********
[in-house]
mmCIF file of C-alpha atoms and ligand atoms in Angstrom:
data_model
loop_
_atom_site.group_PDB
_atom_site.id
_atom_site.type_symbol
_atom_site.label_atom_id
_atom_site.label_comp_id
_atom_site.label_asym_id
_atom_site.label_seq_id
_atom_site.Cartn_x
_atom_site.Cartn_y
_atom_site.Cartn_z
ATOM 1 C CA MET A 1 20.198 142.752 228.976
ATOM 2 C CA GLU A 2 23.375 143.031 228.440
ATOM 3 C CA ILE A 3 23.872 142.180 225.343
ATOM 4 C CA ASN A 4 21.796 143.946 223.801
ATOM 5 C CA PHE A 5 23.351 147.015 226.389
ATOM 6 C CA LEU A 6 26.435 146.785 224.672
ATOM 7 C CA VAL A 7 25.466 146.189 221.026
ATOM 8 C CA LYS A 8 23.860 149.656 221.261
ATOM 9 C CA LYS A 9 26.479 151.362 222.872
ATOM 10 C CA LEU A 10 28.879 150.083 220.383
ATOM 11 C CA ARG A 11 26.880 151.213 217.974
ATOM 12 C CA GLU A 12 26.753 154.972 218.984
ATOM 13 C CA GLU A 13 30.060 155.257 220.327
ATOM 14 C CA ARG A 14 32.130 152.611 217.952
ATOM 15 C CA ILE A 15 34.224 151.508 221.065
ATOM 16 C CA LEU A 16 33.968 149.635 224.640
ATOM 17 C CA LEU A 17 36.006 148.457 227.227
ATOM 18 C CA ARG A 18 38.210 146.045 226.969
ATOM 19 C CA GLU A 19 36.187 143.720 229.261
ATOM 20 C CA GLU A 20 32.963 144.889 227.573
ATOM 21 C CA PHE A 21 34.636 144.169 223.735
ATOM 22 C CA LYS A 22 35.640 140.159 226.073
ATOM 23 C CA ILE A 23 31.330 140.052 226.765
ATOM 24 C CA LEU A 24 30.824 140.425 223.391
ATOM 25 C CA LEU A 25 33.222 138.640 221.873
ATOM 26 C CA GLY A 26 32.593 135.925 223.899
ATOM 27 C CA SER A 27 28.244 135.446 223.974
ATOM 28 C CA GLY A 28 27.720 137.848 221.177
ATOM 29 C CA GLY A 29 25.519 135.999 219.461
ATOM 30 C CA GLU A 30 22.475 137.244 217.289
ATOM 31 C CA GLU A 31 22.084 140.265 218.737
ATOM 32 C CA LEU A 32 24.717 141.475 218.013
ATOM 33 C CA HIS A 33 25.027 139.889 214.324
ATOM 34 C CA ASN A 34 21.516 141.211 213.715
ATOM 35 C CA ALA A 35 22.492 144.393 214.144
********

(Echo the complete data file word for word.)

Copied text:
[in-house]
mmCIF file of C-alpha atoms and ligand atoms in Angstrom:
data_model
loop_
_atom_site.group_PDB
_atom_site.id
_atom_site.type_symbol
_atom_site.label_atom_id
_atom_site.label_comp_id
_atom_site.label_asym_id
_atom_site.label_seq_id
_atom_site.Cartn_x
_atom_site.Cartn_y
_atom_site.Cartn_z
ATOM 1 C CA MET A 1 20.198 142.752 228.976
ATOM 2 C CA GLU A 2 23.375 143.031 228.440
ATOM 3 C CA ILE A 3 23.872 142.180 225.343
ATOM 4 C CA ASN A 4 21.796 143.946 223.801
ATOM 5 C CA PHE A 5 23.351 147.015 226.389
ATOM 6 C CA LEU A 6 26.435 146.785 224.672
ATOM 7 C CA VAL A 7 25.466 146.189 221.026
ATOM 8 C CA LYS A 8 23.860 149.656 221.261
ATOM 9 C CA LYS A 9 26.479 151.362 222.872
ATOM 10 C CA LEU A 10 28.879 150.083 220.383
ATOM 11 C CA ARG A 11 26.880 151.213 217.974
ATOM 12 C CA GLU A 12 26.753 154.972 218.984
ATOM 13 C CA GLU A 13 30.060 155.257 220.327
ATOM 14 C CA ARG A 14 32.130 152.611 217.952
ATOM 15 C CA ILE A 15 34.224 151.508 221.065
ATOM 16 C CA LEU A 16 33.968 149.635 224.640
ATOM 17 C CA LEU A 17 36.006 148.457 227.227
ATOM 18 C CA ARG A 18 38.210 146.045 226.969
ATOM 19 C CA GLU A 19 36.187 143.720 229.261
ATOM 20 C CA GLU A 20 32.963 144.889 227.573
ATOM 21 C CA PHE A 21 34.636 144.169 223.735
ATOM 22 C CA LYS A 22 35.640 140.159 226.073
ATOM 23 C CA ILE A 23 31.330 140.052 226.765
ATOM 24 C CA LEU A 24 30.824 140.425 223.391
ATOM 25 C CA LEU A 25 33.222 138.640 221.873
ATOM 26 C CA GLY A 26 32.593 135.925 223.899
ATOM 27 C CA SER A 27 28.244 135.446 223.974
ATOM 28 C CA GLY A 28 27.720 137.848 221.177
ATOM 29 C CA GLY A 29 25.519 135.999 219.461
ATOM 30 C CA GLU A 30 22.475 137.244 217.289
ATOM 31 C CA GLU A 31 22.084 140.265 218.737
ATOM 32 C CA LEU A 32 24.717 141.475 218.013
ATOM 33 C CA HIS A 33 25.027 139.889 214.324
ATOM 34 C CA ASN A 34 21.516 141.211 213.715
ATOM 35 C CA ALA A 35 22.492 144.393 214.144